Home Architectural Travel Saugerties Lighthouse Trail – Hudson Valley, New York

Saugerties Lighthouse Trail – Hudson Valley, New York

written by Penny Sadler

Lighthouses are romantic – symbols of an era when life was simpler and travel by water was the norm. Beacons of safety and civilization, a port in a storm; lighthouses inspire and comfort us.

Historically lighthouses were built with accommodations included for the lighthouse keeper. After all, someone needed to be there to keep the whale oil burning. Thanks to the invention of electricity, there is no longer a need for the lighthouse keeper.

Saugerties Lighthouse @PennySadler

View of Esopus Creek from the deck on the west side of the Lighthouse

At the confluence of the Hudson River and Esopus Creek is the Saugerties Lighthouse. A monument to a bygone era, it is now an extremely popular bed and breakfast, with a museum showcasing the history of the Lighthouse and the steamboat era on the Hudson River. The Guardian UK named the Saugerties Lighthouse one the top five in the world that includes a bed and breakfast.

Staying at a lighthouse is a very intimate experience. I think in our busy and noisy world today, a lighthouse seems like a welcome escape back to nature and ourselves.

Sadly, I did not stay at the Saugerties Lighthouse, but I did walk the Lighthouse Trail.

The Lighthouse, Saugerties Lighthouse Trail @PennySadler 2014

Current Lighthouse rebuilt in 1869

The Saugerties Lighthouse trail is a lovely spot for a nature walk, meditation, or a picnic. In some areas it’s very wooded and in others you’ll find tall grasses and patches of wildflowers.
If you walk all the way to the lighthouse there are picnic tables, however, be respectful that the Lighthouse is a functioning B&B.

The Saugerties Lighthouse is a Bed and Breakfast in Saugerties,New York @PennySadler 2014

Deck and picnic tables in the foreground, Saugerties Lighthouse

The Saugerties Lighthouse Trail Hudson Valley @PennySadler 2014

Bridge over the Lighthouse trail

The trail is a half mile long and very easy. Just be sure to go at low tide. At the entrance to the trail there is a map and a day-by-day tide table, with times for high and low tides.
The Lighthouse Trail is open everyday from dawn to dusk.


The Hudson River viewed from the Lighthouse trail, Saugerties @PennySadler

Tidal marsh land – Saugerties Lighthouse Trail

Saugerties LIghthouse Trail Hudson Valley @PennySadler 2014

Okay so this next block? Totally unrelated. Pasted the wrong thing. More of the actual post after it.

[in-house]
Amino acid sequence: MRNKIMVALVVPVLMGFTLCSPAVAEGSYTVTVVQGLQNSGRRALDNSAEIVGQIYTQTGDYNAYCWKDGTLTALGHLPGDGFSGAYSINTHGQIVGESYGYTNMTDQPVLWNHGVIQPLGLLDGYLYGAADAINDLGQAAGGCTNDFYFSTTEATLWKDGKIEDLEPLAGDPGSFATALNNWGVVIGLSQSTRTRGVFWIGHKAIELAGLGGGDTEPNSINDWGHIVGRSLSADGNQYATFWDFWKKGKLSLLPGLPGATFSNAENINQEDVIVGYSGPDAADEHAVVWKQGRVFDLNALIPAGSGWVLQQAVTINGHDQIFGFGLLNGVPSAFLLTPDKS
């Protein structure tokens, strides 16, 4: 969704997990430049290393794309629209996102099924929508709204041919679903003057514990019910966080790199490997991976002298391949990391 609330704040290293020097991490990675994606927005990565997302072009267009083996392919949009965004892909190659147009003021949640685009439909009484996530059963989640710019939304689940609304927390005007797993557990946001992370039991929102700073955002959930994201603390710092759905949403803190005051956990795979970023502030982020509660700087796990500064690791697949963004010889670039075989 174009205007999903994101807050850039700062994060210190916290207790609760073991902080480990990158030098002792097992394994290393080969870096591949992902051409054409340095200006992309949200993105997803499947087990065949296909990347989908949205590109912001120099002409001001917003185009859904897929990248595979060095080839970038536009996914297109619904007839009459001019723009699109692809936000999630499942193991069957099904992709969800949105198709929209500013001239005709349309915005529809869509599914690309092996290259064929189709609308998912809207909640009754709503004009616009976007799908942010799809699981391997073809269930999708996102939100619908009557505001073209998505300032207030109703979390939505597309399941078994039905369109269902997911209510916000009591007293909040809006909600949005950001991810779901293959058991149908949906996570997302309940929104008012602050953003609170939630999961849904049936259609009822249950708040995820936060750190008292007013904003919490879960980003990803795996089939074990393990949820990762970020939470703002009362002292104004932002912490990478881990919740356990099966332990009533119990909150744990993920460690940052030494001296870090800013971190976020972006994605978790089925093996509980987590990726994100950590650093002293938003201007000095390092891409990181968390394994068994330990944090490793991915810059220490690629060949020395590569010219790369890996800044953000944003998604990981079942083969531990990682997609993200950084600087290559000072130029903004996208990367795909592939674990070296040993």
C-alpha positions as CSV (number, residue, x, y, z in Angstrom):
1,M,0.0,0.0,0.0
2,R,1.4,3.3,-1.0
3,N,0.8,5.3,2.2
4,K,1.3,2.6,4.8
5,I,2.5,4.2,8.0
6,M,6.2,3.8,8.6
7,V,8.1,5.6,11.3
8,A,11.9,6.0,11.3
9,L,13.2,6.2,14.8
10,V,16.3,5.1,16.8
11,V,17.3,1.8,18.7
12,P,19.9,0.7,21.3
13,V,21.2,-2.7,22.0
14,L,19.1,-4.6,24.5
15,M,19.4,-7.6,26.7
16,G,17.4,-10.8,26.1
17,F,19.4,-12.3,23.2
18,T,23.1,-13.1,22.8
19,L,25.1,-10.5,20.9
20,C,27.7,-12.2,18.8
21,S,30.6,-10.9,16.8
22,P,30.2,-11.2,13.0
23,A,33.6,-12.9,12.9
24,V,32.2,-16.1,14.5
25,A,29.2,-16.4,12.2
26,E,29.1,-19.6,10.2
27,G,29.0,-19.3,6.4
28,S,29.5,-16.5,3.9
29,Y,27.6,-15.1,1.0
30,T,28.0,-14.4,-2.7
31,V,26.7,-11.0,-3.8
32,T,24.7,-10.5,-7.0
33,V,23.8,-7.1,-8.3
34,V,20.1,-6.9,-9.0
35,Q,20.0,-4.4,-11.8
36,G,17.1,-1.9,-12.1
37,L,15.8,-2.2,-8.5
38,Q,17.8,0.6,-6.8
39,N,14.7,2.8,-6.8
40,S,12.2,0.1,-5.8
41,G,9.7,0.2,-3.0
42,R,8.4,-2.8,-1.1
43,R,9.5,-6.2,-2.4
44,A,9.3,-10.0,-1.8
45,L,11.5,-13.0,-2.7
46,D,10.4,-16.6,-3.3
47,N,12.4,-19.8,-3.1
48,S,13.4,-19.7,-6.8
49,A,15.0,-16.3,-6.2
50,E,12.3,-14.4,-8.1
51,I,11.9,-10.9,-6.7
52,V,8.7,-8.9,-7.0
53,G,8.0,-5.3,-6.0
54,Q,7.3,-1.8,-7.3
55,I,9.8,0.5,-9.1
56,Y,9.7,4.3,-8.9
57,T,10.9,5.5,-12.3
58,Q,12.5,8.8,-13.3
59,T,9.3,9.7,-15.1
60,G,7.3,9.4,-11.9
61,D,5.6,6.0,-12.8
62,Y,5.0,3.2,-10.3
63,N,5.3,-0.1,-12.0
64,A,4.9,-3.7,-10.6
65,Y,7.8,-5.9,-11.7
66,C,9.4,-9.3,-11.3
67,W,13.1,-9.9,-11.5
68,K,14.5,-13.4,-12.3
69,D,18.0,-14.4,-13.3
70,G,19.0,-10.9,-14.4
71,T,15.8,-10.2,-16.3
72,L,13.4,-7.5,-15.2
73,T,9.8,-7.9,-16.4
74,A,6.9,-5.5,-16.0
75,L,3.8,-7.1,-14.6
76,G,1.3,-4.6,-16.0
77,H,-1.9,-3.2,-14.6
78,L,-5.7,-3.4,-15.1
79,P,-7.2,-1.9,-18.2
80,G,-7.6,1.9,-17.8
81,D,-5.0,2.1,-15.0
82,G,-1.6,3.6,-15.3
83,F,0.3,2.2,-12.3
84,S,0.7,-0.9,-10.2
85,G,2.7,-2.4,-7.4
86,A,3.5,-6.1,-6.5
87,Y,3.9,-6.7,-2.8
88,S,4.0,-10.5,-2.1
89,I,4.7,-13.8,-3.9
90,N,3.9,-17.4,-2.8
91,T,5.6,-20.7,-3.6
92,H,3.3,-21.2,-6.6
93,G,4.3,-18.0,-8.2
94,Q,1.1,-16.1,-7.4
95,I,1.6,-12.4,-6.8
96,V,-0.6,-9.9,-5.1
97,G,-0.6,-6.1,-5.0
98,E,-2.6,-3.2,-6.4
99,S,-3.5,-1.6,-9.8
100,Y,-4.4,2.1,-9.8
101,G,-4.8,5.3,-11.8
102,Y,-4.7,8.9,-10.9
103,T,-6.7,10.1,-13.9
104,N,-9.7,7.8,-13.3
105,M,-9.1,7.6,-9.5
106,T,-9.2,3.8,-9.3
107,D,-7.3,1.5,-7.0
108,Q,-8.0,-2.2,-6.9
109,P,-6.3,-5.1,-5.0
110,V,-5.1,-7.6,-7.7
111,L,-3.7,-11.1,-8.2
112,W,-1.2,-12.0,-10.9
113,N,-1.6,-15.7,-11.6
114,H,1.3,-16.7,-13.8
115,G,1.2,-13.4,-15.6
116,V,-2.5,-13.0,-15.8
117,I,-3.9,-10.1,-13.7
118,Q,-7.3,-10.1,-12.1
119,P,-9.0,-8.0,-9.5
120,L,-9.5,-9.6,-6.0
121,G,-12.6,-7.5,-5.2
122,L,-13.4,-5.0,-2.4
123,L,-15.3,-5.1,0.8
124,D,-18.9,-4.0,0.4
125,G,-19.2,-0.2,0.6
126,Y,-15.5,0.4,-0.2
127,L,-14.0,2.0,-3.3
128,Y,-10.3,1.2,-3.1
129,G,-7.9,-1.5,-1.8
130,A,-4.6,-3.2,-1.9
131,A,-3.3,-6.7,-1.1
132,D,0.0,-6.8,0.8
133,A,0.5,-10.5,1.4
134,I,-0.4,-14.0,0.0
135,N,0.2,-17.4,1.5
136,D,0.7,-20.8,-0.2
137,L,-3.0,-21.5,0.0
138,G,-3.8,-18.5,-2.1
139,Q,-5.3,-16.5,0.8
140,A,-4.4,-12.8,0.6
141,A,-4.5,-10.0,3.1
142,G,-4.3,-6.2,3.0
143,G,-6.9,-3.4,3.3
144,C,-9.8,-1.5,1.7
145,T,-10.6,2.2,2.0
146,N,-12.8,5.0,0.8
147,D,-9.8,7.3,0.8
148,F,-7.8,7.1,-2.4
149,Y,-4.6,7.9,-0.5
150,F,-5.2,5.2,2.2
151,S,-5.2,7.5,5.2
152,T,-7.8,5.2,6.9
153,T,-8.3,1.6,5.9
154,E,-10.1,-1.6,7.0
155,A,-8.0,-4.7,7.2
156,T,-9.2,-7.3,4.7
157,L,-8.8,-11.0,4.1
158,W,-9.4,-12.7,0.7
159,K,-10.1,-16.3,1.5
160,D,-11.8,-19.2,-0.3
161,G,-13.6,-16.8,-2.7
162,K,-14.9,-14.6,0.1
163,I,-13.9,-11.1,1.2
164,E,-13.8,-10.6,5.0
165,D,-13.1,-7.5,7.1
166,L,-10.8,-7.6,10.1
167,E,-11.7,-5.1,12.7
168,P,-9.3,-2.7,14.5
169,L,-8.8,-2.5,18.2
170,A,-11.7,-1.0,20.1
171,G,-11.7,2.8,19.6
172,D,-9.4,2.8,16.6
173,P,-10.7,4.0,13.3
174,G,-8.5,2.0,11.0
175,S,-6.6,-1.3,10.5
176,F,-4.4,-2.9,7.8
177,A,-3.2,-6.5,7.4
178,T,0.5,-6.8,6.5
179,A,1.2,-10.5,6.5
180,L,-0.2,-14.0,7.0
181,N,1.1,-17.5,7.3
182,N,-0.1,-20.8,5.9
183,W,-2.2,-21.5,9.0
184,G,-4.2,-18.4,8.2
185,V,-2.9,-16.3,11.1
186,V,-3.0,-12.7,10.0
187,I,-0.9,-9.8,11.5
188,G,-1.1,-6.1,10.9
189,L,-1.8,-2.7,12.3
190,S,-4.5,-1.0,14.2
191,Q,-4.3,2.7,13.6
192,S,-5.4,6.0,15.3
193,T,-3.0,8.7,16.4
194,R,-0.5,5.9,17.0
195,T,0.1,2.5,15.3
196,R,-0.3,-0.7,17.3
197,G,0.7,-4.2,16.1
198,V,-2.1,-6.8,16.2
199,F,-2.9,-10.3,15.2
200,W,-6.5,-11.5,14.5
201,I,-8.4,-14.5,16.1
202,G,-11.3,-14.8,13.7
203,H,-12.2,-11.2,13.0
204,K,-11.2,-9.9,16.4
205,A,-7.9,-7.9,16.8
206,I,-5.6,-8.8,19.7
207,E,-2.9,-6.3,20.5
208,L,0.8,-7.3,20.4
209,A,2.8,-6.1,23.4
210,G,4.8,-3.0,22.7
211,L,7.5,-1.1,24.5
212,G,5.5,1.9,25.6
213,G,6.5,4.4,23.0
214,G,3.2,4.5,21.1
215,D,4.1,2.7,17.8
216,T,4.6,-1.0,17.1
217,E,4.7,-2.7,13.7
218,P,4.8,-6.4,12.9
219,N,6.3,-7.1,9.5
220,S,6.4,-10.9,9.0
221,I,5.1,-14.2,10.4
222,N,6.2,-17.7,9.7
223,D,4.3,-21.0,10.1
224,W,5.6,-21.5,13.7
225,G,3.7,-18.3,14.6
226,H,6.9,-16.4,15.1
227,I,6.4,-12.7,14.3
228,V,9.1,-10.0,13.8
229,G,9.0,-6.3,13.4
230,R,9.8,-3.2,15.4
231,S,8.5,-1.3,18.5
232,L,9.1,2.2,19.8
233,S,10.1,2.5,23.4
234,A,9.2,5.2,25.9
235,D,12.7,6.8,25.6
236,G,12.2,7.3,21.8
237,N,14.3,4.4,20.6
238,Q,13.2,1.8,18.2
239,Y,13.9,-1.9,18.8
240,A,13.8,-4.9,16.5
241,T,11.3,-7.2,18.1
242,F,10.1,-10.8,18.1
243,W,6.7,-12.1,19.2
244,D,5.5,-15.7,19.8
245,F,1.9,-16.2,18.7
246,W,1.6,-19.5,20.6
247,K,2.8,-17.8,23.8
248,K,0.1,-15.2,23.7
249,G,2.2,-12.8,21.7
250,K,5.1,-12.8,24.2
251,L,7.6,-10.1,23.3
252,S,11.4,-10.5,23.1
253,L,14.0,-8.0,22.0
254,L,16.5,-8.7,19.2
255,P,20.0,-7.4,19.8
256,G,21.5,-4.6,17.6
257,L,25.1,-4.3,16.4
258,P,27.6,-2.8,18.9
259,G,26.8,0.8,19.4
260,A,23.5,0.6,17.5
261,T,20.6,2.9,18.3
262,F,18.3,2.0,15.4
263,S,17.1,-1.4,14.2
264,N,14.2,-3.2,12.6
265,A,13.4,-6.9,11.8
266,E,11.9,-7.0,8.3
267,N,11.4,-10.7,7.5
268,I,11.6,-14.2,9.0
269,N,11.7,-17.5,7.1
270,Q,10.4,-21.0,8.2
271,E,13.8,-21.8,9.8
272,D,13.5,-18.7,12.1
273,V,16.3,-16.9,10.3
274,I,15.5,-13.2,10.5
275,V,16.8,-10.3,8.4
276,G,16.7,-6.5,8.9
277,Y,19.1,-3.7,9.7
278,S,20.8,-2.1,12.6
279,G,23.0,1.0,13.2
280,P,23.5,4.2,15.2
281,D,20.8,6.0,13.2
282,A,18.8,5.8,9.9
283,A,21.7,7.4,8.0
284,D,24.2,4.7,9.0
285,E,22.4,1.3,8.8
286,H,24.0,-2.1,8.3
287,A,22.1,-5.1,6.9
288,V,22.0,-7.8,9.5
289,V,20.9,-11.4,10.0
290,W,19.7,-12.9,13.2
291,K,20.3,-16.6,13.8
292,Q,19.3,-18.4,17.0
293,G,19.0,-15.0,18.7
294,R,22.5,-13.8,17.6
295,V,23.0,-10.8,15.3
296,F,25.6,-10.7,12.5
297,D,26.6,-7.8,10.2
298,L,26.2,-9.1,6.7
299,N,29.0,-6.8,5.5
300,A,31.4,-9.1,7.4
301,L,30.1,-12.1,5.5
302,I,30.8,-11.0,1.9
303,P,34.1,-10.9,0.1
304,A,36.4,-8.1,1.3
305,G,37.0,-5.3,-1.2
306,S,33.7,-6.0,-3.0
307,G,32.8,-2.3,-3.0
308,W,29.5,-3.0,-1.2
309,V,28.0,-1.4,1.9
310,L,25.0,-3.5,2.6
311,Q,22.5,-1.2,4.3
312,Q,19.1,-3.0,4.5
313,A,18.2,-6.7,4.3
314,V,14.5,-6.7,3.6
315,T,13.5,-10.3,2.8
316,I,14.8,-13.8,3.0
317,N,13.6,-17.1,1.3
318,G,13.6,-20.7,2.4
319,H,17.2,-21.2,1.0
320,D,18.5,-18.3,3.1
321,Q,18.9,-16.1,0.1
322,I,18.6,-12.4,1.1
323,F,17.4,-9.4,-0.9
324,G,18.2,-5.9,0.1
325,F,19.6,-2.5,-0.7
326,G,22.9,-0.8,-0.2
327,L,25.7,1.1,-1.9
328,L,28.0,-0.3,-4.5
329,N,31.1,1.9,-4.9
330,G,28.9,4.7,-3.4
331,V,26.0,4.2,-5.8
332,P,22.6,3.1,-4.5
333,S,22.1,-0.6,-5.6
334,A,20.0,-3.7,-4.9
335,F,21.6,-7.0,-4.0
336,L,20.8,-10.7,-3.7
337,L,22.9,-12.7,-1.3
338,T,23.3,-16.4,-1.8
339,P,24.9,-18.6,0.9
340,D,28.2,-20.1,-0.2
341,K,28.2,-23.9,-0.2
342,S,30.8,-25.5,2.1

A quiet spot for meditation at the Saugerties Lighthouse

The interior of the Lighthouse is open for tours weekends and holidays from Memorial Day through Labor Day, 2:00 to 5:00 pm and by appointment. The Bed and Breakfast is open year round. If you want to stay at the Lighthouse you’ll need to book months in advance.

When I arrived in Saugerties I had no idea there was a lighthouse, much less that you could stay there, so I missed the opportunity to arrange a tour of the interior. The official website for the Saugerties Lighthouse is lovely and has a lot of great photos. The exterior is charming too – an indication of what you will find inside.

Have you ever stayed in a Lighthouse? What was your experience?

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Mary @ Green Global Travel December 28, 2014 at 10:47 am

The nature trail around the lighthouse looks beautiful. Thanks for sharing the note about going during low tide!

Larissa December 27, 2014 at 7:40 pm

Staying overnight in a lighthouse is definitely on my bucket list. I didn’t know about this one–I tend to think of them all along a major ocean or lake port. But along a major river . . . looks like blissful solitude, but without total isolation.

Penny Sadler December 27, 2014 at 7:43 pm

Exactly! This place is perfect. A short hike or boat ride and you’re back in the middle of Saugerties historic area. Super cool.

Lillie December 27, 2014 at 11:16 am

So cool! I’ve always wanted to stay in a lighthouse, and my cousin and I almost booked one in New England, but at that point I was super pregnant and was worried it would be too “roughing it.” This one looks fabulous, though!

Penny Sadler December 27, 2014 at 5:42 pm

Definitely doesn’t look like roughing it to me! 🙂

noel December 22, 2014 at 3:37 pm

Wow, this is a classic with all the wonderful details, thanks for the history and story behind this beauty

Penny Sadler December 27, 2014 at 5:42 pm

Thanks Noel. Yes, I’d love to go back to stay overnight!

wandering educators December 21, 2014 at 9:58 pm


Penny Sadler December 27, 2014 at 5:42 pm



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